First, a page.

.3 V vs.↔ 2H2O (1) (2) On the increase of the cathode area.+ 26H+ + 28e- (3) CE P The CuS layer is unstable at potentials higher than 1.085 V vs. 2007): (4) 2CuFeS2 + 16H2O ↔ 2Cu2+ + Fe2(SO4)3 + SO42.+ 32H+ + 34e- (5) AC CuS + 4H20↔Cu2+ + SO42..25Cu2+ + Fe2(SO4)3 + 0.ACCEPTED MANUSCRIPT The previous reduction of the chalcopyrite surface (Figure 1) contributes to the formation of a passive or pseudo-passive layer in oxidizing acids such as sulphuric and nitric.+ 16H+ + 17e- (7) 3. where T iron is preferably oxidized. increase in the potential up to 1. 2010): 2CuFeS2 + 13H2O ↔ 0.25SO42. 2010): CuFeS2 ↔ Cu2+ + Fe3+ + 2S + 5e- (6) CuFeS2 + 8H2O ↔ Cu2+ + Fe3+ + 2SO42. Ag/AgCl. By reducing metal ions on the chalcopyrite surface. According to the literature.2 Electrochemical impedance spectroscopy . metallic iron and metallic copper regions appeared generating a galvanic pair. according to reactions (Viramontes-Gamboa et al. SHE D causes the complete release of iron from the chalcopyrite lattice into solution and the formation of a CuS TE layer on the electrode surface according to the reaction (Ghahremaninezhad et al. The metallic copper area is a cathodic region where the cathodic reactions IP occurred: SC R 2H+ + 2e. Atomic absorption spectroscopy results (Table 2) showed that after the anodic polarization up to 1. SHE. The main anodic reactions proposed in the literature for the dissolution of chalcopyrite in 1M hydrochloric acid solution are (Gharehmaninezhad et al. in sulphuric acids..+ 8H+ + 8e- The concentrations of iron and copper measured using atomic absorption spectroscopy were obtained after polarization up to 1.165 V vs.75CuS + 1. Leaching with the nitric acid resulted in the lowest leaching efficiency relative to the copper extraction. which is near the potential range described in the literature for the extraction of iron and copper from chalcopyrite. higher Cu contents and Cu/Fe ratio were obtained in the sulphuric and hydrochloric acid leaching.↔ H2 4H+ + O2 + 4e. the complete dissolution of chalcopyrite occurs by further increasing the potential.3 V vs. Therefore. a higher consumption of electrons occurs favoring the dissolution of NU chalcopyrite. MA Ag/AgCl.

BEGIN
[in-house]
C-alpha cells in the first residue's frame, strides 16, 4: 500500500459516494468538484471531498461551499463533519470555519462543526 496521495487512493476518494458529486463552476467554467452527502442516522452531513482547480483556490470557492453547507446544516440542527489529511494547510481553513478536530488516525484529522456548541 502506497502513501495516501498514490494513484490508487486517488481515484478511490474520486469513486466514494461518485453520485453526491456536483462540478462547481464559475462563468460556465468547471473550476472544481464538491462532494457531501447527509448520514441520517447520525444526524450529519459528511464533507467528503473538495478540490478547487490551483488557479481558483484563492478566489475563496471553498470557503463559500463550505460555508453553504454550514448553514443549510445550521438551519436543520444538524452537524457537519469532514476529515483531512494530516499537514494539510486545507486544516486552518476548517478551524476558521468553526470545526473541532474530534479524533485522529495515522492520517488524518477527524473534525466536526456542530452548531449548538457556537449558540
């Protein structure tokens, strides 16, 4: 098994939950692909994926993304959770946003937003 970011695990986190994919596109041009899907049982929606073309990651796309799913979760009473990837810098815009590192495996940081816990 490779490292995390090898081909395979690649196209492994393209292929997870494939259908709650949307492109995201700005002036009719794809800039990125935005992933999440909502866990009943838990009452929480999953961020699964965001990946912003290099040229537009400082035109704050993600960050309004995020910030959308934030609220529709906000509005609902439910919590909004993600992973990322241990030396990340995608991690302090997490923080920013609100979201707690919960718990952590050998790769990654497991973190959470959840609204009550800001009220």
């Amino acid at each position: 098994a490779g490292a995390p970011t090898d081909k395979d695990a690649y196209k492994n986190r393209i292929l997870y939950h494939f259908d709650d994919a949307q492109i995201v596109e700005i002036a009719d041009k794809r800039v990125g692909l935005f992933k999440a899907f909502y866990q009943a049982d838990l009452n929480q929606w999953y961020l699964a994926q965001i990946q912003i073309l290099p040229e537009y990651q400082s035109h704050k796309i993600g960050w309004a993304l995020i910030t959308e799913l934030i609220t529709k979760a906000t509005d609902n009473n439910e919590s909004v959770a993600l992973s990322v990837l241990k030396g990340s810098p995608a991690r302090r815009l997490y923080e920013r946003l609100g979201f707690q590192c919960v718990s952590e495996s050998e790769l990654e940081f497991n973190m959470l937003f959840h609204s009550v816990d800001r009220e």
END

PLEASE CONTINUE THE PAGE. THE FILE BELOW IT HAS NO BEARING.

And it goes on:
of immersion in the acid solutions suggests the formation of a corrosion product on the electrode surface and an occurrence of ohmic polarization (McCafferty. NU standard deviation and variation coefficient were calculated. and causality must satisfy the K-K D relationships. The electrochemical parameters obtained from the EIS measurements are shown in Table 3. The rapid increase in potential during the SC R first 15 min. The profiles in Figure 2 were almost the same for the three acids. As compared to this work. The Nyquist diagram of chalcopyrite in the three acids is shown in Figure 3a. (2010) pointed out that the existence of chloride ions can enhance the chalcopyrite leaching rate. The standard deviations (SD) of corrosion potentials are shown in Table 3. which is a capacitance of the surface film. MA EIS was performed at a potential amplitude of 10 mV (Ag/AgCl) in relation to the stabilized open circuit potential. the potential IP stabilized and slightly varied at a rate lesser than 0. At the intermediate frequency (from 100 to 1 Hz). stability. Table 3 shows the mixed potential (open circuit potential) of chalcopyrite obtained for the three acid. R3 is the charge transfer resistance occurring within the pores of the . Any system that satisfies the priori conditions of linearity. so that TE the transformed quantities may be compared directly with their corresponding experimental values for the same parameters. The curve is ascending. with SD being greatest for leaching with hydrochloric acid. 2014). After 30 min. The equivalent circuit fitted to the EIS data is shown in Figure 4 a for the hydrochloric and sulphuric acids and in Figure 4 b for the nitric acid. Nicol et al. The highest impedance was obtained for the dissolution of chalcopyrite in the sulphuric acid.. Each test was conducted for a minimum period of 1 h. The first value at high frequencies (105 Hz) is associated with the solution resistance (R1) which was very low and similar for the three acids used (Table 3). (2011) reported the same equivalent circuit for the dissolution of chalcopyrite in electrolyte solution containing ethyl xanthate.3 mV/min.. except for the first analysis (Test 1) in hydrochloric acid starting at T 210 mV (Ag/AgCl). Yu et al. starting at a potential below 200 mV (Ag/AgCl). The K-K technique transforms the real into the imaginary component and vice versa. was also observed. The Kramers-Kroning (K-K) relationships were applied to validate experimental results. The average potential. 2010). A good agreement between the experimental and transformed impedance data for both CE P real and imaginary components validates the EIS data (Zheng et al. Dreisinger and Abed (2002) reported AC that hydrochloric acid is more efficient than sulphuric acid as the activity of Fe3+ in sulphuric acid solution is reduced due to the formation of FeSO4+. a parallel circuit was identified and a charge transfer resistance (R2) of a surface film with a constant phase element (CPE1).ACCEPTED MANUSCRIPT Measurements of open circuit potential were performed until potential stabilization (Figure 2).